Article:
In my opinion, there is a fine line between being a chub and a bear -- you can weigh 150lbs/68kg and still be a bear, but I don't agree with some guys that are obviously morbidly obese (for example, over 350lbs/159kg) that don't have a lick of body hair, act queenier than "Lamar" from "Revenge of the Nerds", as they pile helping after helping of ice cream and Donut-Burgers in their pie-hole without even chewing, mumbling the words that makes their behaviour appropriate in their minds: "It's okay, I'm a bear!"
Don't misunderstand me, I like men with more than a little meat on their bones! I like masculine big guys, and I believe that being a bear is more of a state of mind, "being a gay or bisexual man with an average to large build, body hair and/or facial hair, a rugged (butch) demeanor, temporal maturity, and an optional interest in leather." However, being so morbidly obese that your health is in jeopardy is simply dumb.
Check out some of the hot studs on Big Muscle Bears (see an example on the left), and then compare and contrast with the guys at Chubs N Chasers (see an example on the right.)
Yeah, there is some overlap between the two sites I'm using as an example, but I think you understand what I'm getting at here! Taking pride in yourself as a member of the bear community also means not using the label "bear" as an excuse to allow yourself to get "reinforced bed-frame size." It is not only unhealthy for you physically, how can you expect to have any pride in yourself when you can't climb one flight of stairs without getting out of breath?
* Please note: This is NOT a slam at any community! Only that if you're a "chub", be proud to be a chub, don't use "I'm a bear" as an excuse for being overweight! If you like being a chub, and have self-pride, GREAT! It's not for me though -- I've been there, done that. I currently weigh HALF what I used to weigh a mere eight years ago. (I used to have a 46" waist [and my 46" Levi's were damn tight!], I now have a 32" waist.])
notmypresident is working out like a madman to get his body image in sync with what he wants, and cruisebear replied to his blog entry with:
"You HAVE gotten So Fat:... which proves that there someone for everyone...
I ran across one of my old tricks yesterday at the Lone Star and he gained about 40 lbs all in his belly and I was all over him. He wanted me to go to blow buddies but I wanted to yank him back to my SF apartment. He then suggested we go in the bathroom but I hate bathroom sex. I'm going to get him today and rub that belly for about an hour after I get off work and then give him the best blow job. Too bad he lives in Fresno."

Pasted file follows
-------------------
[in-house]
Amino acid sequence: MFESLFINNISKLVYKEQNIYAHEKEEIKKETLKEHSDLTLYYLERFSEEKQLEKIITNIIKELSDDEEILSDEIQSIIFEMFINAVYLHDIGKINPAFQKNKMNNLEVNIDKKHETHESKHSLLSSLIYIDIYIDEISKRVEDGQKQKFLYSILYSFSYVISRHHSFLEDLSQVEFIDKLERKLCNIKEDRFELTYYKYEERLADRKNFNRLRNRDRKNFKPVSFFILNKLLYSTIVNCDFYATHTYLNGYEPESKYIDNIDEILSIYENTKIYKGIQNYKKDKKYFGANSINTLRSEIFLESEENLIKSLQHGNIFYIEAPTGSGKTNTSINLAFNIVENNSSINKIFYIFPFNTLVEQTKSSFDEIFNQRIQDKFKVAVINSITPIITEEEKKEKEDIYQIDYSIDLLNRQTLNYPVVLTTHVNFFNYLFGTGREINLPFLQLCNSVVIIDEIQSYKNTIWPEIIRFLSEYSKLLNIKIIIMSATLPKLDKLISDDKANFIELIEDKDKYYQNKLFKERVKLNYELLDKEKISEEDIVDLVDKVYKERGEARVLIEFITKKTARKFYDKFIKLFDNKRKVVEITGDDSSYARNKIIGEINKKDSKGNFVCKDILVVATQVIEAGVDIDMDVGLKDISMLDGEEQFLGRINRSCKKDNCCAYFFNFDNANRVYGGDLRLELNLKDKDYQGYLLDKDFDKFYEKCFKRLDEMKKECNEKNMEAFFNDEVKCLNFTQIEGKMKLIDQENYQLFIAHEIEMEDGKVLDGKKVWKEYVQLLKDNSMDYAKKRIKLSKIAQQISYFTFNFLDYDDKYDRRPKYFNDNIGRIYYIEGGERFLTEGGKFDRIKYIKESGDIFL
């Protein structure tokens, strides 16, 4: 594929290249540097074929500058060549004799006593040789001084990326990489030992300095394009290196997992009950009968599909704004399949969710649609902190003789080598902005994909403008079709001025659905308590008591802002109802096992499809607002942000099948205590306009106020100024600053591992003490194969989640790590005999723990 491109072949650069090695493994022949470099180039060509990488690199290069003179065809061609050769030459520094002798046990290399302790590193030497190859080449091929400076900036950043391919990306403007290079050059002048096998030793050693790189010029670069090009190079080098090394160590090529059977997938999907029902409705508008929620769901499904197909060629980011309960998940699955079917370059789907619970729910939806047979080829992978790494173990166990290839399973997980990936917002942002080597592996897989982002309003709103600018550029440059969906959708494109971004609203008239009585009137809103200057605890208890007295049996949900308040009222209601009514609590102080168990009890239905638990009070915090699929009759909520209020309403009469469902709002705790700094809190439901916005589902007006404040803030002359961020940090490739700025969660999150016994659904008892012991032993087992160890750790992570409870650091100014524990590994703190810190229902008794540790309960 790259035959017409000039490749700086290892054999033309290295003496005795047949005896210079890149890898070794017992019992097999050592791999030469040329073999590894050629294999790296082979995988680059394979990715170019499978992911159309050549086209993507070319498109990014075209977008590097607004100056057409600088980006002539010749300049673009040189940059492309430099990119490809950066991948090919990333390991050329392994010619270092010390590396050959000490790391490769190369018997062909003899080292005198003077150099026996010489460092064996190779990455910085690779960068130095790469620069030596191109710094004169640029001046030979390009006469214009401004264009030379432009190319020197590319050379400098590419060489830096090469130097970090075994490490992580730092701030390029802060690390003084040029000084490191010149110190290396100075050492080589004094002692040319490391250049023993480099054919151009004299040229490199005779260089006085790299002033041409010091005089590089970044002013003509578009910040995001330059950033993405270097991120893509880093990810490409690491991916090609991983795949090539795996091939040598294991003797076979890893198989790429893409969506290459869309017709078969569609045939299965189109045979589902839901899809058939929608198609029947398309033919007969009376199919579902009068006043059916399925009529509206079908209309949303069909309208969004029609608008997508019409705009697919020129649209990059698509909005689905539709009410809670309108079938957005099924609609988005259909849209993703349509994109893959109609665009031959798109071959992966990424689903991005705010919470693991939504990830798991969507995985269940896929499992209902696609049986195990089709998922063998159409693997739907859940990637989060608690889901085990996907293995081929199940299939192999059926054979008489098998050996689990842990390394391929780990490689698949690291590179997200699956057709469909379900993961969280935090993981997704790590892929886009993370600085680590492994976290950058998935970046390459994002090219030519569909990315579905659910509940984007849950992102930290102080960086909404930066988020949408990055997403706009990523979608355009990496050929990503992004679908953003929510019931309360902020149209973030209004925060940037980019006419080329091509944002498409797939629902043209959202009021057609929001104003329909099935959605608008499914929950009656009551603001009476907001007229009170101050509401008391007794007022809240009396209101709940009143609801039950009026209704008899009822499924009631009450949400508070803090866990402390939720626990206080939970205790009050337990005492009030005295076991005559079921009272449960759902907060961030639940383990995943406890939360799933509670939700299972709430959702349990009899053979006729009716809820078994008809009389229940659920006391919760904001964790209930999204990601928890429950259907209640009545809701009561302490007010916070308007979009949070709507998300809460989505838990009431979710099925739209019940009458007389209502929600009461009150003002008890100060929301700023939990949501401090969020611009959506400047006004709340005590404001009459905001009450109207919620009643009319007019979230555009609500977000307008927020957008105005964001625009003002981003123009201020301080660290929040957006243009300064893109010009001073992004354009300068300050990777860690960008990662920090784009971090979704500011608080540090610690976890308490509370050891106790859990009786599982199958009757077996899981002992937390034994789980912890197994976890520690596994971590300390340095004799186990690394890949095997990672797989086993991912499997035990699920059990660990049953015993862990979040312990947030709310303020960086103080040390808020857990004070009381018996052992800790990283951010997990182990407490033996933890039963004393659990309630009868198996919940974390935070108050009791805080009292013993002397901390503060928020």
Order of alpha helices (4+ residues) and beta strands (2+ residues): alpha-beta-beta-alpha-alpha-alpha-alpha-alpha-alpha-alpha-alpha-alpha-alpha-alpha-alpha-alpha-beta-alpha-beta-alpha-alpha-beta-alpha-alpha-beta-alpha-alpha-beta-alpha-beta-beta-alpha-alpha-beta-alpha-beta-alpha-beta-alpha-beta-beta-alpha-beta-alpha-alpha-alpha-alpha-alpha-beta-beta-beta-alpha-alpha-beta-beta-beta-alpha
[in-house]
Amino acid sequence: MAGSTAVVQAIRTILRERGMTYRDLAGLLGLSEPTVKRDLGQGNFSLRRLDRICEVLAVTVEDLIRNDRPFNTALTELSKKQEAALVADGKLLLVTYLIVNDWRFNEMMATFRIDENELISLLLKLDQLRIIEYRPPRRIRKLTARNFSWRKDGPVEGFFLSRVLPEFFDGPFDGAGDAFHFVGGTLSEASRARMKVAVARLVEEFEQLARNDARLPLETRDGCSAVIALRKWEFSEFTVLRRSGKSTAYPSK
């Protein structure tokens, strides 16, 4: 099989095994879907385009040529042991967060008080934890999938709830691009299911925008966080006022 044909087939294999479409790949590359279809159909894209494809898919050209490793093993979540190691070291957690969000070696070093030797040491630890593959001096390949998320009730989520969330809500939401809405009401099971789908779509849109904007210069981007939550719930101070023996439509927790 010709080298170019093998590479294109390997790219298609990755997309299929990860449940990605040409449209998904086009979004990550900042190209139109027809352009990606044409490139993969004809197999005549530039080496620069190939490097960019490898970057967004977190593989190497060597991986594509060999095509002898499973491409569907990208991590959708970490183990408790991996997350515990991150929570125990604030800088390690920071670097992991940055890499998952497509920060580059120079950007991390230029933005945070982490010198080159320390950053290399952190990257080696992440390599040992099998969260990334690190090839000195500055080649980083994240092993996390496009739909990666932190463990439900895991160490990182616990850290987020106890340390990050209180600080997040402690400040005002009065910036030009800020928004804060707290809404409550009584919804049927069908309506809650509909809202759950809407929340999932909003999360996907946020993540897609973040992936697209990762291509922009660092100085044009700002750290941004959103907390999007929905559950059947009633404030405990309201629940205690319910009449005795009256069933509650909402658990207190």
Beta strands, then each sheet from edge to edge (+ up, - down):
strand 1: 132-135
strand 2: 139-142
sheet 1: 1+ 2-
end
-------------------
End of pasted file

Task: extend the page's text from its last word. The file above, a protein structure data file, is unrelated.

Soapbox mode off -- on to the article:
Two Units Ease Transport of Obese Patients,
Both Ambulances and Gurneys Wide; Winch Eases the Loading.
By Lois M. Collins
A patient's sense of security and the potential, too often realized, for back injuries among emergency responders have led Southwest Ambulance to include two "bariatric" ambulances in its fleet.
Each unit is designed to make it easier to transport patients who are severely overweight.
The unit, which is wider than a regular ambulance to accommodate the extra-wide gurney and still leave room for emergency crews to work, also features a winch system to simplify lifting the patient into the vehicle, according to Southwest's Rob Lund, an EMT intermediate.
The new gurney, which is about 5 or 6 inches wider across than the standard type, can hold up to 1,600 pounds.
It's not that the old gurneys were too weak to carry the morbidly obese passengers the ambulance service helps, says Southwest EMS administrator Rebecca Merrell. But sometimes the straps were tight or had to be extended. The side safety rails couldn't always be lifted in the narrower gurneys. And patients felt both less secure and embarrassed.
"This really keeps dignity" intact, she says.
The ambulance itself has a couple of interesting features, starting with a hydraulic lift system at the back that will lower the end of the ambulance 8 inches or so. It has a pulley system that relieves the strain on staffers, who must simply guide the heavy-set patient's gurney up the built-in ramp, the work provided by the winch.
The new capability comes with some tricky issues, Merrell acknowledged.
Emergency crews are not going to take the time to wait for one of the units in a dire crisis where every second counts. The other ambulances can carry the load, just not as conveniently.
And they're not going to start asking people who call 911 what the patient weighs. But they hope that learning the unit is available will encourage people who need it to ask for it.
Because so many health problems are related to morbid obesity, Merrell says, emergency crews may respond to the homes of some heavy people repeatedly and it's likely some addresses will be recognized by dispatchers as places where the new unit would be helpful.
Most of the time, she says, the request for that unit comes from the fire department that is already on the scene and knows it would be useful.
One unit is usually at the operations center in case it's needed while the other one's out circulating. And they certainly carry patients who are not overweight, as well.